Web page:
Cognitive restructuring is a solid recommendation. It’s at the heart of cognitive behavioral therapy (CBT) and is recognized for improved mental health. What is missing is only that the restructuring often is about accurately perceiving and responding to reality as well as creating a better sense of innate safety.
Acceptance indirectly helps trauma by increasing safety and allowing the trauma to be processed more readily. Richo explains in How to Be an Adult in Relationships how his five As, including acceptance, can lead to better relationships – and a better life.
One of the tragedies heaped on tragedy is when people have a period of memory loss associated with a trauma, and they believe, in that gap, they did something awful. Instead of assuming that they behaved consistently with their character in a professional, respectful way, they assume that, for the memory to be missing, it must be because they did something bad. This is rarely the case. In most instances, the memory disruption causing amnesia is related to the event itself and not to the person’s reactions. Even in cases where it was related to their actions, it’s often because of the ethical dilemma or moral injury situation they were placed in.
Ethical dilemmas are where you’re faced with two bad choices, and you’ve got to pick the one that seems least bad to you. Consider a train barreling down the tracks, with 10 people on board; around a curve (unseen), there are 10 people working on the railroad tracks. There is a switch you can throw to cause the train to go down another track and miss the workers, but it will almost certainly cause the train to derail and cause injury to the train driver and the passengers. Do you throw the switch? In either case, someone is getting injured.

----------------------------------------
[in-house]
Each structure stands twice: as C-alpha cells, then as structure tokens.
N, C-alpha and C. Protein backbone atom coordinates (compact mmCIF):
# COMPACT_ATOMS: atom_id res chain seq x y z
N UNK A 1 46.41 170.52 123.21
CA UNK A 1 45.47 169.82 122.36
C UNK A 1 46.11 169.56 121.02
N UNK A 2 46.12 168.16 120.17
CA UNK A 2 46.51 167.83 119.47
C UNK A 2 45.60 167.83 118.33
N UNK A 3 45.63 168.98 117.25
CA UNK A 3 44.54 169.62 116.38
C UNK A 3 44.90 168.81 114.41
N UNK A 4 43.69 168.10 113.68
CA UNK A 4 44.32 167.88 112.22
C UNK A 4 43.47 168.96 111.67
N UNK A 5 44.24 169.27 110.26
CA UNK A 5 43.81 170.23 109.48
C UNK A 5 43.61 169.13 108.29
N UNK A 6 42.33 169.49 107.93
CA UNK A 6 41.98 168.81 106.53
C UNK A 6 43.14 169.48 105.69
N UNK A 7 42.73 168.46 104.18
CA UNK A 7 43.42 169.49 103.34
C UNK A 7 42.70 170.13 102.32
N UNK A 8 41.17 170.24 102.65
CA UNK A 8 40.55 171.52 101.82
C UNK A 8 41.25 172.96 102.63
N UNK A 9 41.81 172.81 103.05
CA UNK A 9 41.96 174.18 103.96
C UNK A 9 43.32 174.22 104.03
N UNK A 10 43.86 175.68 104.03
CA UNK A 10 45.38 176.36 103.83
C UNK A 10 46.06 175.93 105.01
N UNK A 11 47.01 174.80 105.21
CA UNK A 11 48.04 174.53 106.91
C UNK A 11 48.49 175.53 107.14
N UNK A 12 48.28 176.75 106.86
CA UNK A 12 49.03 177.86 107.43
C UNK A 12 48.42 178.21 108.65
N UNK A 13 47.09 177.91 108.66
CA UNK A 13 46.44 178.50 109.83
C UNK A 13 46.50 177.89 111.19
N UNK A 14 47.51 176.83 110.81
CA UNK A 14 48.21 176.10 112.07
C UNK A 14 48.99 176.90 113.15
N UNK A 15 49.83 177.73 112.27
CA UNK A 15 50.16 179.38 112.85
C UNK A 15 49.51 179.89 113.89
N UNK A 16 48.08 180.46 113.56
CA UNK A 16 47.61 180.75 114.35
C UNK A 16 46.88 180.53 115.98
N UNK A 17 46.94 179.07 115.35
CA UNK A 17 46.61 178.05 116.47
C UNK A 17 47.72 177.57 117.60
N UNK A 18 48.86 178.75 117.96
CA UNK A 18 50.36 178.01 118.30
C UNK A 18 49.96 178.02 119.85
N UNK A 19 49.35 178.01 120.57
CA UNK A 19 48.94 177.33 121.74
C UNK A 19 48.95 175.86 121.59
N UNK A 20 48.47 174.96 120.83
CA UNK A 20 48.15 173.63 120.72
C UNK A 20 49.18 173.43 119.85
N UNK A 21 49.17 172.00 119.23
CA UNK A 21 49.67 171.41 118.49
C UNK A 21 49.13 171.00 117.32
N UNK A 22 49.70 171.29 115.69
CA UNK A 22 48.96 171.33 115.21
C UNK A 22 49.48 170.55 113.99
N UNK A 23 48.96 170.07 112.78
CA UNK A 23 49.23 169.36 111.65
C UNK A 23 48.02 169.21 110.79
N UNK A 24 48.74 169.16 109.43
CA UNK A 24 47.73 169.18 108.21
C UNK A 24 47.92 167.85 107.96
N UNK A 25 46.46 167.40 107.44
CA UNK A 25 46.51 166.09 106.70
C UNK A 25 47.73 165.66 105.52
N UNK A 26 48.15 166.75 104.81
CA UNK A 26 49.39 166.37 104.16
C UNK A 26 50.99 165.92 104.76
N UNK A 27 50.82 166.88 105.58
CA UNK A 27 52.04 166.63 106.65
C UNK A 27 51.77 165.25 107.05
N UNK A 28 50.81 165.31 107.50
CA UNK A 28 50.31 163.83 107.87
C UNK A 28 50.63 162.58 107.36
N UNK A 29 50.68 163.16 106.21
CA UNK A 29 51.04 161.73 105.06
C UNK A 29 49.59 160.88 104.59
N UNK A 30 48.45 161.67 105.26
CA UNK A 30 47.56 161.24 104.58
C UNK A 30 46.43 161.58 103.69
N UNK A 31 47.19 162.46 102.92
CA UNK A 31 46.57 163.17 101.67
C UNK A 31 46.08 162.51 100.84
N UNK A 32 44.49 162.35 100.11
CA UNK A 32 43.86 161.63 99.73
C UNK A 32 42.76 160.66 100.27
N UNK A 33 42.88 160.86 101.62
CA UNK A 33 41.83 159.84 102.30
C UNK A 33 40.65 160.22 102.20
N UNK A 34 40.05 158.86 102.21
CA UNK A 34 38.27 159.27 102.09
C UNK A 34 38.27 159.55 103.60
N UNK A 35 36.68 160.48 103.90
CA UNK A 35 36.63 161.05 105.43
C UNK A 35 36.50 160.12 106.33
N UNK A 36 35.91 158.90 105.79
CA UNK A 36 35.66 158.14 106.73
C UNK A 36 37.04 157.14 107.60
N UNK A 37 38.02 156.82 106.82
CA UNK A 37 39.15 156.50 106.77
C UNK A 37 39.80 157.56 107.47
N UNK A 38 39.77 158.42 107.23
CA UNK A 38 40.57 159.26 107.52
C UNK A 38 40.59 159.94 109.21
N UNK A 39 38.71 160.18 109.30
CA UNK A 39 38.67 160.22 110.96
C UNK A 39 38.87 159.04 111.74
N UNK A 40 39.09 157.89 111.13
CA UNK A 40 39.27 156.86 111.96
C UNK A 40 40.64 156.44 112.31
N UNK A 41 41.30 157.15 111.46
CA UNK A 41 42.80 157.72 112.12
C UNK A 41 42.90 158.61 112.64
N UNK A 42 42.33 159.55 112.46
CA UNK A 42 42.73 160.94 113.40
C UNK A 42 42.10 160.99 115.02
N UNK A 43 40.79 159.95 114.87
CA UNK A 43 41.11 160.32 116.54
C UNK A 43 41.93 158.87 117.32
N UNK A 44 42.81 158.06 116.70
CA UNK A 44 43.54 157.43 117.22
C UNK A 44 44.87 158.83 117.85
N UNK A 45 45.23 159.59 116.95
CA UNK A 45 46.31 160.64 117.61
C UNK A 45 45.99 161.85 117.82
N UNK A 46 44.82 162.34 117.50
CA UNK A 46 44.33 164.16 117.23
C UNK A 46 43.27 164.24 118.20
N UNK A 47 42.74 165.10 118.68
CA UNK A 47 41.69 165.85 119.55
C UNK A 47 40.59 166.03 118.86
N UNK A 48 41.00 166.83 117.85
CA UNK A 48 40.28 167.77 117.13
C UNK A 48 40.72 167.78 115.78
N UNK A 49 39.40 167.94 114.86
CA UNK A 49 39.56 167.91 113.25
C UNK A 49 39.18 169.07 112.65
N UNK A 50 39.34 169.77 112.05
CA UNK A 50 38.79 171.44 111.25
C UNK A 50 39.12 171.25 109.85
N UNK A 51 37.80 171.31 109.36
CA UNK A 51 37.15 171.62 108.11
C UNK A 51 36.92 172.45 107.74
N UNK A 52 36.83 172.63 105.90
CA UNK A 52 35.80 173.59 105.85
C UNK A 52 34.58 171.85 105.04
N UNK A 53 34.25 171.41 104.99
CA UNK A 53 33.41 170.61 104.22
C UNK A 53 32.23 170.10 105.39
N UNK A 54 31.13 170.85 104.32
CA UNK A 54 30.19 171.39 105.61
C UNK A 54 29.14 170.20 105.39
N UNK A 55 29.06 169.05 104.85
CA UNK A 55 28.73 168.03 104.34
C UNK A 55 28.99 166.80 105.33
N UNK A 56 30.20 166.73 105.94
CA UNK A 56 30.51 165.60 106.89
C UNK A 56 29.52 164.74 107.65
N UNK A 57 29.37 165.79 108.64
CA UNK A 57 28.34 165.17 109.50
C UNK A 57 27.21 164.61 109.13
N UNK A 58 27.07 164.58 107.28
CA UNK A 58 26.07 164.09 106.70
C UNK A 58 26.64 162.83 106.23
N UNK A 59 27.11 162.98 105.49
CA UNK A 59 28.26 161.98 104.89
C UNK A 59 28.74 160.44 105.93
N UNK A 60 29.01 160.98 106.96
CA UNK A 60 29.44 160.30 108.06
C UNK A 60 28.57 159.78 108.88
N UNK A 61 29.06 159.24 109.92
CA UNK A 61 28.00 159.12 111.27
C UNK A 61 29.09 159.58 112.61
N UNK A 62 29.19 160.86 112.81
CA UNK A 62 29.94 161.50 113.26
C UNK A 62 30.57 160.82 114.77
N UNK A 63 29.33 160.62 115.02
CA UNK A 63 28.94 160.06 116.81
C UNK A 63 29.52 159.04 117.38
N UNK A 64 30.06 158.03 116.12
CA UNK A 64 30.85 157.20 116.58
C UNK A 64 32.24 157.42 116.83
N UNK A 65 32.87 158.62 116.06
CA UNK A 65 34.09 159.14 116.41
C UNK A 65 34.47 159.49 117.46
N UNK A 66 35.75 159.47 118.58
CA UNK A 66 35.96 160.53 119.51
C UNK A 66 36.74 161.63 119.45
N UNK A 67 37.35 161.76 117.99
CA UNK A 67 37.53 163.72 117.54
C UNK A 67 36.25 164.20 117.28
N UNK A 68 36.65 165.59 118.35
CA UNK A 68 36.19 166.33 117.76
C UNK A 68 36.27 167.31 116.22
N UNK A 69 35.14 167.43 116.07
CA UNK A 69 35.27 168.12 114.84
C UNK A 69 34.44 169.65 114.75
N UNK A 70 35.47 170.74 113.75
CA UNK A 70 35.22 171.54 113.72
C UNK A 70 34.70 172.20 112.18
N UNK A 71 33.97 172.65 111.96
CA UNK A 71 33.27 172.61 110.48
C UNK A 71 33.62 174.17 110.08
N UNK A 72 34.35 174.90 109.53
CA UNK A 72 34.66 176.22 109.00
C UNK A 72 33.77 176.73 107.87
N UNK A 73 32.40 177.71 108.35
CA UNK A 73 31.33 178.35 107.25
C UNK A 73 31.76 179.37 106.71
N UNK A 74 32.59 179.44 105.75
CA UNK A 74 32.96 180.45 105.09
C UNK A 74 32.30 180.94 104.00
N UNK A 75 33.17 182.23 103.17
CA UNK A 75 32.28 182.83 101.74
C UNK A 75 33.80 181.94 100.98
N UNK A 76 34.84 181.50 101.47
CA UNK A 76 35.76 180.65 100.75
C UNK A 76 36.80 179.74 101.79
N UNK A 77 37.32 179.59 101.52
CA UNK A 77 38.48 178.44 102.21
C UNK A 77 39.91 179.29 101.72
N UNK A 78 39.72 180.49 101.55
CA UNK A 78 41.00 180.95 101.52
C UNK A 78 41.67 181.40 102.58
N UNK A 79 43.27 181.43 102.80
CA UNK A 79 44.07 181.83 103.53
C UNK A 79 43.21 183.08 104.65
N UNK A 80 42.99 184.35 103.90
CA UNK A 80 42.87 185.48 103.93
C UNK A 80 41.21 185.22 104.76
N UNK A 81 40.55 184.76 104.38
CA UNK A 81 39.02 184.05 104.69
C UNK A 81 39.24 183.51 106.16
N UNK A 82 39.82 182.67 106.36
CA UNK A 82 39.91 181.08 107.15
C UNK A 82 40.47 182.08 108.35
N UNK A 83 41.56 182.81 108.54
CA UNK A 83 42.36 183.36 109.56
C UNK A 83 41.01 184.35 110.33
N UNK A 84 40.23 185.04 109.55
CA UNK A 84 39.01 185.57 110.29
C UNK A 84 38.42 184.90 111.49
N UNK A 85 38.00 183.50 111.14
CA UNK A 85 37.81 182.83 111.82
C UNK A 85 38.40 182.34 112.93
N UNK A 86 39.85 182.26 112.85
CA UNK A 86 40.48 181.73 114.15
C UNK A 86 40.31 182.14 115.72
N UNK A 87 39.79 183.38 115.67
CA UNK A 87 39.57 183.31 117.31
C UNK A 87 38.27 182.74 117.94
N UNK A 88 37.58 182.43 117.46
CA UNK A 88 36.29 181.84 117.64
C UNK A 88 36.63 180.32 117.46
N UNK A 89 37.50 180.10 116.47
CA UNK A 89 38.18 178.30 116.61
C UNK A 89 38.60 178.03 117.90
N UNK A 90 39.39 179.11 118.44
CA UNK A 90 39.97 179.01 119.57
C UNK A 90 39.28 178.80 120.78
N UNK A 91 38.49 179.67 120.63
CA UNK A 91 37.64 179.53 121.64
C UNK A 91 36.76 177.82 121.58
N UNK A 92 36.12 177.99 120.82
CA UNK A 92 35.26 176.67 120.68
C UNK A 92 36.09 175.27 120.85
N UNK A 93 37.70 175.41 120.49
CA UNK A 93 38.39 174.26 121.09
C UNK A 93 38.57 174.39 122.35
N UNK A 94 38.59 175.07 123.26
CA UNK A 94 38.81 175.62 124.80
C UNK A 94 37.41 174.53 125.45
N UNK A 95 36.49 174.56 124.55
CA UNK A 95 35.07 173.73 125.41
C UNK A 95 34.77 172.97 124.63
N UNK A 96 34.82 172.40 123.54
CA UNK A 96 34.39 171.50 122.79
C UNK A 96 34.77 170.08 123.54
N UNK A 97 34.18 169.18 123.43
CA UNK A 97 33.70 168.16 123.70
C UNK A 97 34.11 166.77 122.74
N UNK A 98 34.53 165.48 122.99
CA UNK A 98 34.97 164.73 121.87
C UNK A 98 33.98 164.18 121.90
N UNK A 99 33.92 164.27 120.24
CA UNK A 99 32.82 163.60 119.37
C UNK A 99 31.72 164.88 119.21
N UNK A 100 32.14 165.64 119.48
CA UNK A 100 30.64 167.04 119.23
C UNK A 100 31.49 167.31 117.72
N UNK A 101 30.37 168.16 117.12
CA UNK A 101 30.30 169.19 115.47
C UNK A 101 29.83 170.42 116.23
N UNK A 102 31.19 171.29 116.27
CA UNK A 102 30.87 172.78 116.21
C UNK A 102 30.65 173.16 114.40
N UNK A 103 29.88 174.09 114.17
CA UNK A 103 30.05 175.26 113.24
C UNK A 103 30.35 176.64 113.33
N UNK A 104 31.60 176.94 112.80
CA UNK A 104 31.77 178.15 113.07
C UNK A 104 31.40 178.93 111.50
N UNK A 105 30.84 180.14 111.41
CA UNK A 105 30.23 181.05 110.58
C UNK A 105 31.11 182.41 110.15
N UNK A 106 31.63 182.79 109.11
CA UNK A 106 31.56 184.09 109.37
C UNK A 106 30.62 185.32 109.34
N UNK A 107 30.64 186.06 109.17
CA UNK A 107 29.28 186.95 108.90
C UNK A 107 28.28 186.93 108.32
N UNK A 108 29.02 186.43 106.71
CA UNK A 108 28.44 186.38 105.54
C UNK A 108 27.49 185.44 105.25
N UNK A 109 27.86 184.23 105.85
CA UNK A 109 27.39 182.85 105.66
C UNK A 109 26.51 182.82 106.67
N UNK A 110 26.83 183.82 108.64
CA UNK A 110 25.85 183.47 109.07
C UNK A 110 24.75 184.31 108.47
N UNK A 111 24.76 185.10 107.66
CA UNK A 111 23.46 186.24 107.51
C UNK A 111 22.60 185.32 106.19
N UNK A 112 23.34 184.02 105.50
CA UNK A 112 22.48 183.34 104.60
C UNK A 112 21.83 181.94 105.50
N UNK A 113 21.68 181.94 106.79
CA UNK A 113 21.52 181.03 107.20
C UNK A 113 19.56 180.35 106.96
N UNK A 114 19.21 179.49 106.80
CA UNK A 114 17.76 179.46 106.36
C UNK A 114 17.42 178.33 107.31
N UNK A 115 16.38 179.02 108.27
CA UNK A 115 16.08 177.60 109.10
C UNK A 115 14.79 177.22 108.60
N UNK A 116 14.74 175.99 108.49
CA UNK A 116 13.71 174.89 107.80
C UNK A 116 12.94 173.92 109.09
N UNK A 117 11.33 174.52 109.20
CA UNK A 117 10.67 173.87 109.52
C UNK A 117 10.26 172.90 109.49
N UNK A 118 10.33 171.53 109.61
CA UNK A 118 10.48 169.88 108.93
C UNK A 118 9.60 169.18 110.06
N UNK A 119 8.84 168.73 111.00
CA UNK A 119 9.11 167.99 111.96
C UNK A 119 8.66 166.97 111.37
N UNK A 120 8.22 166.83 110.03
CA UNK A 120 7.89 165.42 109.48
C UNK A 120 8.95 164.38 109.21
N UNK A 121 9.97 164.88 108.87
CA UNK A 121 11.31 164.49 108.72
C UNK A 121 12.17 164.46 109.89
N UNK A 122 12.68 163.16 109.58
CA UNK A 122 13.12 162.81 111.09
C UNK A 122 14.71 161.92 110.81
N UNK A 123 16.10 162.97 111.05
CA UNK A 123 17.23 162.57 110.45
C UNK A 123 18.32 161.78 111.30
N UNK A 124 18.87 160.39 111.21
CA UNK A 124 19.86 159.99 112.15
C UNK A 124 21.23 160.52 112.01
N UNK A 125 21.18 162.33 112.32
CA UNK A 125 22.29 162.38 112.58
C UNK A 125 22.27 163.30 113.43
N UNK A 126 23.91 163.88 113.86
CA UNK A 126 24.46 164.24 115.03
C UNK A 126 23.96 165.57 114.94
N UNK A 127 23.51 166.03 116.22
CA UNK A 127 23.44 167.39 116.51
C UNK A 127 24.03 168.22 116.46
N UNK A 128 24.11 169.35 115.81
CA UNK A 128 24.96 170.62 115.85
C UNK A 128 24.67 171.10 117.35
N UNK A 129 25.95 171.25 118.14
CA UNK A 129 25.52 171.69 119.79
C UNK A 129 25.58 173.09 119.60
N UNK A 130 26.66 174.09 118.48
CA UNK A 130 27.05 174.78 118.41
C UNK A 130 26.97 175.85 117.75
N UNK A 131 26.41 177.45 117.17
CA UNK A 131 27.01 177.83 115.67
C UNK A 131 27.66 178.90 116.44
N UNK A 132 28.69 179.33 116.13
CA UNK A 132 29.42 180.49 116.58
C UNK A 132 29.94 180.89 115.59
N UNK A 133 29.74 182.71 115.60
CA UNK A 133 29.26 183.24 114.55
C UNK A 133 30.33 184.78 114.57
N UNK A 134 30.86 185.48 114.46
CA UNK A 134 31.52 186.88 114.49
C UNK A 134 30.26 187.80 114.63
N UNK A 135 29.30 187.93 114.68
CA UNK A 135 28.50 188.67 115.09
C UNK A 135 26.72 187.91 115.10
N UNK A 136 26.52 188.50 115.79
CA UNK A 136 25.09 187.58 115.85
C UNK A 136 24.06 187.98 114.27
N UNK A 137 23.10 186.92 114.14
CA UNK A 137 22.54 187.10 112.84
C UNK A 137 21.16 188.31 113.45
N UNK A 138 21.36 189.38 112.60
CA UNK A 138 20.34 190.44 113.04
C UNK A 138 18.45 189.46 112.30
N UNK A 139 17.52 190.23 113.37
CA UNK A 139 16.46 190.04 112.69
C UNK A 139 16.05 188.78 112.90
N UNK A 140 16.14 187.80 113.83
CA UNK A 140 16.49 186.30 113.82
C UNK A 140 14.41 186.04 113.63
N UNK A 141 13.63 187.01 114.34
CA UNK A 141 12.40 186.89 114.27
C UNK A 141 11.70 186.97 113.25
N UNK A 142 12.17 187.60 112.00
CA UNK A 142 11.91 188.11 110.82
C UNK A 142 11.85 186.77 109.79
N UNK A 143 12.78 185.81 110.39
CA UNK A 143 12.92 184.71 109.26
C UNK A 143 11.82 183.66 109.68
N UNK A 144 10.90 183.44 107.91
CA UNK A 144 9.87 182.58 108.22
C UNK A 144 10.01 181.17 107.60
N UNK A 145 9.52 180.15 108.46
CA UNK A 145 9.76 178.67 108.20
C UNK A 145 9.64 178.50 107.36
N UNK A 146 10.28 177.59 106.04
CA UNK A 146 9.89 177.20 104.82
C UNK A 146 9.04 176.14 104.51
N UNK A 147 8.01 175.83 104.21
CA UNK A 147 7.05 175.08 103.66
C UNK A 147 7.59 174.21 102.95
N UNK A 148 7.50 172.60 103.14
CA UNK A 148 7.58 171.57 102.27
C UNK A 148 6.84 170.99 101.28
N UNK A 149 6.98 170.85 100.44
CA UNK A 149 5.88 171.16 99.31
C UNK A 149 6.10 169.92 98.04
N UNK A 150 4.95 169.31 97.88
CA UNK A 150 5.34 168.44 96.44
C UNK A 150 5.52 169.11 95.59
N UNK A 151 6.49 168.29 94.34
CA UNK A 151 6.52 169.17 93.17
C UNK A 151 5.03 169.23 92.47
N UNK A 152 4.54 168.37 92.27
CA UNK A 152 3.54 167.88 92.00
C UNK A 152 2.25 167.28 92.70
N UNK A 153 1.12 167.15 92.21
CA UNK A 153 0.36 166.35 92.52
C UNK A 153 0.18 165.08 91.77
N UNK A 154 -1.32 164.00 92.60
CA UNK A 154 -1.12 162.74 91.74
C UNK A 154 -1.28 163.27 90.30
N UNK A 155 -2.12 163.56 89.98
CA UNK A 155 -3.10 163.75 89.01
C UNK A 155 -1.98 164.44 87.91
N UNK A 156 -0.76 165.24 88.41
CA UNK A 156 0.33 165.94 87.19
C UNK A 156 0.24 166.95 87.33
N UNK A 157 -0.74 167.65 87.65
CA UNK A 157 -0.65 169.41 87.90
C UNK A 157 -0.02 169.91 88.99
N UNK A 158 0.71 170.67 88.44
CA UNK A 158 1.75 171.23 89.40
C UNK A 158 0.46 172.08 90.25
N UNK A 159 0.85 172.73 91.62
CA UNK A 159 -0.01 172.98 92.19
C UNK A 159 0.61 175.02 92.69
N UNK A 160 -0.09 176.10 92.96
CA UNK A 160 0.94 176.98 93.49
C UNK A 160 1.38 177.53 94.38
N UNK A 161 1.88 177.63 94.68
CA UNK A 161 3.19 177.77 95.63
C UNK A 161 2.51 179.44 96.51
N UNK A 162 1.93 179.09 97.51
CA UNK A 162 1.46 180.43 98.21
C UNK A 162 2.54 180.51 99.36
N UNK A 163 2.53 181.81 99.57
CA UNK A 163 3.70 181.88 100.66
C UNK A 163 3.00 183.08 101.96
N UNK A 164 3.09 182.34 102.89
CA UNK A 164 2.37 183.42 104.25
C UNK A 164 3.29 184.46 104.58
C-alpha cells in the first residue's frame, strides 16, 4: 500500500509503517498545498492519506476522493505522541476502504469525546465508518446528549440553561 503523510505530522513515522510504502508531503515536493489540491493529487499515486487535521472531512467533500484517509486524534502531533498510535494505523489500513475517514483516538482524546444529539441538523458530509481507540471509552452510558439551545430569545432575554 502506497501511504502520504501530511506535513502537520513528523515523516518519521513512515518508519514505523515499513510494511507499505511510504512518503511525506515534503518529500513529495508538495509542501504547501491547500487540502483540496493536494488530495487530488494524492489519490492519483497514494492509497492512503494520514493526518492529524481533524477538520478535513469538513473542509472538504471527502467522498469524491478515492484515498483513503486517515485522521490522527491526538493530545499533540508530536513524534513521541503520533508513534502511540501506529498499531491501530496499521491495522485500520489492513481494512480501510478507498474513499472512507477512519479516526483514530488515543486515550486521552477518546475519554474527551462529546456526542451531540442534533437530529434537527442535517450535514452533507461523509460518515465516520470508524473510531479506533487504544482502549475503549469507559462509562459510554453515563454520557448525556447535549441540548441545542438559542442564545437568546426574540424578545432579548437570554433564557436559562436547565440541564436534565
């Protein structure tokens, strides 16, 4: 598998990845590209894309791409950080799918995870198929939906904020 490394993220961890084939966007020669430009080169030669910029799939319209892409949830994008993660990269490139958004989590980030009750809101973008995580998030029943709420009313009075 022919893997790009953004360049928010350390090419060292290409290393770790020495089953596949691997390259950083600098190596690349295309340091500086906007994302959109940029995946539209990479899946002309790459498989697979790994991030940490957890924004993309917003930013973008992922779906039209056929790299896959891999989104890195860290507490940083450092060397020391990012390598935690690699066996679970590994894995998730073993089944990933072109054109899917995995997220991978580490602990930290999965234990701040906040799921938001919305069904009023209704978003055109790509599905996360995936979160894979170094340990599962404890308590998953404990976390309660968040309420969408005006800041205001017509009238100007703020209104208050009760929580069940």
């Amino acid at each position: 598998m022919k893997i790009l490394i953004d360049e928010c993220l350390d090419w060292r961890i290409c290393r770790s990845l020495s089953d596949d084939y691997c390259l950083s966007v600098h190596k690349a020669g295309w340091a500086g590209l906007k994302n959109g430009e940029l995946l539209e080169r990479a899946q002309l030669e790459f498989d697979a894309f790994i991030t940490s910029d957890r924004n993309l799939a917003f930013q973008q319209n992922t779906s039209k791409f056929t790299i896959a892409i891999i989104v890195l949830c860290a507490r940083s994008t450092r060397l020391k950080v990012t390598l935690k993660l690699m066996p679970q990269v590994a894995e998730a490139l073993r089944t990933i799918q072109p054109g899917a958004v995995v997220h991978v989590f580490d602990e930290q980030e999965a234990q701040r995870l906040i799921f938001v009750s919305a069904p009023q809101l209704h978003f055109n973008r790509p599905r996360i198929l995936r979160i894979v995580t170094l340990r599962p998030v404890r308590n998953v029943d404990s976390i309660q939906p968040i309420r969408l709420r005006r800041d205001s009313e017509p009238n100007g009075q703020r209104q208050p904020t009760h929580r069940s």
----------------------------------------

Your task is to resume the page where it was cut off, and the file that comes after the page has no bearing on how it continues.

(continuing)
A moral injury goes farther: you behave in ways that you disagree with, because you believe it’s required to keep your job. Consider a train operator who believes the train can safely travel at 30 miles per hour. The company insists on 45 miles per hour to keep the schedule. A person jumps in front of the train – intending to die – and the operator can’t stop. The operator faces moral injury, because they believe they’re being asked to operate in a way that is immoral. (See How Good People Make Hard Choices and Moral Disengagement for more on these topics.)
Even in these cases, a missing memory doesn’t indicate something evil or wrong done by the individual but rather protection from the pressures of these situations.
A major concern with trauma is the splitting of personality, which Gilbert-Eliot correctly raises. To put it in context, it’s believed that people naturally fragment parts of their experience. No Bad Parts explains the Internal Family Systems (IFS) view, where we have protectors and victims that are all operating semi-autonomously in our heads. The goal of IFS is to help reintegrate those parts to lead to better mental health and wellbeing.
Dissociation – a natural and normal reaction to trauma – isn’t a problem as a temporary coping mechanism. However, when it crosses over into a permanent separation from oneself – or a part of oneself – there’s more cause for concern. Monitoring the degree of splitting of personality and developing a sense for when the splitting may cause problems can be an important part of Healing Secondary Trauma.